Investors encouraged by the rally in US stock markets this summer should not relax their vigilance so soon, as concerns over corporate debt will likely trigger another downturn later this year, one of the most prominent analysts has predicted. global volatility.
While the sharp fall in share prices in the first half reflected worries about future earnings due to inflation, investors have yet to factor in the effects of rising interest rates on overleveraged companies. , Paul Britton, founder of Capstone Investment Advisors, told the Financial Financial Times. Time.
He warned that news of some companies struggling to refinance debt at affordable rates would spook markets again, likely in the fourth quarter or early 2023.
“We are nearing the end of phase 1, a revaluation of growth. Phase 2 is more interesting for me. It’s more of a credit cycle,” Britton said. “People are upset that they lost money, but there is no fear.”
“Q4 and Q1 headlines are going to be about people struggling to refinance, and nervous investors are going to start selling,” he said. “By Q4 or Q1 it will change to fear.”
While many companies have taken advantage of extremely low interest rates in 2020 and 2021 to refinance their debt for very long periods, signs of stress are starting to appear in the debt markets.
Bankers last month postponed debt financing for the $16.5 billion takeover of software company Citrix by Vista Equity Partners and Elliott Management after struggling to find willing lenders. When companies moved forward, they often had to accept more onerous terms than in the previous 18 months. Banks, including Bank of America and Goldman Sachs, which initially committed to finance such transactions suffered losses.
Capstone, which had $9.1 billion in assets under management as of July 1, is taking advantage of the choppy markets. It not only manages one of the largest hedge funds in the world specializing in volatility, but also helps institutional and high net worth clients protect their portfolios against extreme risks.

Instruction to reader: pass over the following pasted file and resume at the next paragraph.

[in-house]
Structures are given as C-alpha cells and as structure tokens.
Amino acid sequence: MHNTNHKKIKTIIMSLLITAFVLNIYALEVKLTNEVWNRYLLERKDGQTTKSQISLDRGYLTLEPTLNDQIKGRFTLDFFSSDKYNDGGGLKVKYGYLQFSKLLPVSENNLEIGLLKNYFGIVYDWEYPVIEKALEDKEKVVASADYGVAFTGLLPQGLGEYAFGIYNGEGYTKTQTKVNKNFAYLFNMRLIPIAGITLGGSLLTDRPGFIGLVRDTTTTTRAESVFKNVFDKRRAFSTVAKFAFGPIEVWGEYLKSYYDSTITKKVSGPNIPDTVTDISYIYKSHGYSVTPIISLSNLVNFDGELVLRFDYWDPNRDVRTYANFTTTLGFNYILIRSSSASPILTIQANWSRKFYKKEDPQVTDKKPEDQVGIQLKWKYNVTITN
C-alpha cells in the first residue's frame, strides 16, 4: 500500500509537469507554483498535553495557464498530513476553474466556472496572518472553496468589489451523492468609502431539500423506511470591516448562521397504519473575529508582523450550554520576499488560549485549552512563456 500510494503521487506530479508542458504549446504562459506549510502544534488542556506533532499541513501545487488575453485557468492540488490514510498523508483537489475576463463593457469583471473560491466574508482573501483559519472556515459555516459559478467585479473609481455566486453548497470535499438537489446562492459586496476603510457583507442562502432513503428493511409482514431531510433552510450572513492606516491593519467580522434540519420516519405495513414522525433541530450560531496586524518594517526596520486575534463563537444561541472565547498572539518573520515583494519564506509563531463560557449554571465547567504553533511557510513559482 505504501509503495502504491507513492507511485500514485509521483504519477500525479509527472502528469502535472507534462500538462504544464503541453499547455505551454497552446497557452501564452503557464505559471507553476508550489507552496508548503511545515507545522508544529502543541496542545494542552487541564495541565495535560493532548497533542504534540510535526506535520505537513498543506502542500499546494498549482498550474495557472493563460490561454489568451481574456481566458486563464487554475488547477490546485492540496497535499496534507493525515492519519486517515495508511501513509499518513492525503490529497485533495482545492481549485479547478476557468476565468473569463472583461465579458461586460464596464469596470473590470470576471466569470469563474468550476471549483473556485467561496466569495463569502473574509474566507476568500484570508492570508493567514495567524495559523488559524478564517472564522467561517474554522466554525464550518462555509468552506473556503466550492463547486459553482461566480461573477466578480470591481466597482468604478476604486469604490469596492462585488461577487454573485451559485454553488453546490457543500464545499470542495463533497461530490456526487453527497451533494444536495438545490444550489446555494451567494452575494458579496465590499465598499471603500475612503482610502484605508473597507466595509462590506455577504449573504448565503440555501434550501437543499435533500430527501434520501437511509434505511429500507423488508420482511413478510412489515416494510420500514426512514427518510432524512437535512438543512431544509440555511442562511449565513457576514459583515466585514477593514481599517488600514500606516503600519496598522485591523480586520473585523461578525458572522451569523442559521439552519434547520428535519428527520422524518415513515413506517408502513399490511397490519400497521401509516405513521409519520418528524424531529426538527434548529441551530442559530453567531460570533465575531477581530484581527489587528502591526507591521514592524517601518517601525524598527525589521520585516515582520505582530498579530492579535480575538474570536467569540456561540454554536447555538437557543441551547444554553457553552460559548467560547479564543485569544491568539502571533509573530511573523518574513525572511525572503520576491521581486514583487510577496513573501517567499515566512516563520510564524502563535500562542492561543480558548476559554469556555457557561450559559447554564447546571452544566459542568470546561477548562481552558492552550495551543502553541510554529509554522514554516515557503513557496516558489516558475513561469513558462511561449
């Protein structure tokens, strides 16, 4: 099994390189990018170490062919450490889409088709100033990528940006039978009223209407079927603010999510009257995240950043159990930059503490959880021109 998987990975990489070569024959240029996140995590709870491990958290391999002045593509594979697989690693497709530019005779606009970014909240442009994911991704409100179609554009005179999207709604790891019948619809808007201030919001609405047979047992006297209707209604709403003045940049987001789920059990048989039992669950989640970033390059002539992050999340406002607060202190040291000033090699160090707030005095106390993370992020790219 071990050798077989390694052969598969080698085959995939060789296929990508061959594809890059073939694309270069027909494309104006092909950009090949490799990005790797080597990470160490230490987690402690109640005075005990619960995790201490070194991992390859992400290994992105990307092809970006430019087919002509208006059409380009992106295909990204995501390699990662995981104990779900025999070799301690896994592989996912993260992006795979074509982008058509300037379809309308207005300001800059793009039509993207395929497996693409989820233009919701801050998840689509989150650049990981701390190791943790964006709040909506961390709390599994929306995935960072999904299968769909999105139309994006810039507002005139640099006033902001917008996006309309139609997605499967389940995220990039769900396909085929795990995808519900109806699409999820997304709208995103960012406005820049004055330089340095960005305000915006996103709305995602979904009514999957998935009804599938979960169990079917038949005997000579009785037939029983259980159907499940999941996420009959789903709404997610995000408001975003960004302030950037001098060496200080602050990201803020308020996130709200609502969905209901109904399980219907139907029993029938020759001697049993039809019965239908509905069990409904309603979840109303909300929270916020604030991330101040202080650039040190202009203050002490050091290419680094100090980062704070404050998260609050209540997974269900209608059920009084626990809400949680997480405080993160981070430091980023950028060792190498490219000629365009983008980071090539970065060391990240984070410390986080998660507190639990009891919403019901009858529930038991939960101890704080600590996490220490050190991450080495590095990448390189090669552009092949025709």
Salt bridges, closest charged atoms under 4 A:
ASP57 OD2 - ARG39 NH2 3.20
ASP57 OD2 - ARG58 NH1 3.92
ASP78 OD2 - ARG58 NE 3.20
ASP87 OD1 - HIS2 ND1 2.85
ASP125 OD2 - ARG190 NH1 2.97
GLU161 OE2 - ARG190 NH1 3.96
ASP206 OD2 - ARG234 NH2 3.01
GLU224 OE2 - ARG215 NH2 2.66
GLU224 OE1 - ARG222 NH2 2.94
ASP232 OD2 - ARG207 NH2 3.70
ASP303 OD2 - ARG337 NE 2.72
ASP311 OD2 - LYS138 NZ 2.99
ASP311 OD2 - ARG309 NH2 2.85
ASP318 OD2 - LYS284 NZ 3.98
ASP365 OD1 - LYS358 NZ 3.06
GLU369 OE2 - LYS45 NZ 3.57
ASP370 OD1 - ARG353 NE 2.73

The investment group’s global fund rose 0.8% in the first half and its dispersion fund rose 14%, according to a person who saw the results.
Global financial markets swung sharply in the first half as the S&P 500 index entered a bear market amid concerns about a looming recession and a tightening of monetary policy by the Federal Reserve.
But as the equity market has recently found its footing, volatility gauges such as the Cboe’s Vix Index have calmed down; earlier this week, the Vix closed below its long-standing average of 20 for the first time since April.
A fierce debate has divided the market over whether the rebound in US equities can persist, particularly if the Fed raises interest rates more aggressively or faster than investors are betting.
Britton, a former floor trader who profited from the volatility of the Asian and Russian crises in the late 1990s but suffered losses in the 2008 financial crisis, said he did not expect the number of business bankruptcies is higher than in past recessions. The problems are likely to be concentrated among companies rated below investment grade, he added.
“Leveraged loans are at the top of my list, and high-yield debt for anyone who doesn’t have cash,” he said.
Refinancing problems will have an outsized effect on market sentiment, he said, as investors have become too complacent for central bankers to come to their aid with lower rates. This time, he predicted, Fed governors will stick to their inflation-fighting mantra and keep rates higher.
“They don’t want to recreate what they did today. Any intervention they make to stabilize the markets will be much smaller [than previous efforts] and the market is going to be severely disappointed,” Britton said. “The Fed and other central bankers are going to be incredibly timid.”
Indeed, Mary Daly, chair of the San Francisco branch of the Fed, warned this week that it was far too early to “declare victory” in the central bank’s fight against high inflation.
Britton said he doubts the Fed can avoid a recession, which could push the US unemployment rate to 4.5% from its current level of 3.5%.
“At the end of the day, the Fed has an extraordinarily difficult job. [the economy] is a very large plane that they are trying to land on a very short and very narrow runway. They could stick the landing. I just think it will be difficult.
Additional reporting by Laurence Fletcher in London and Eric Platt in New York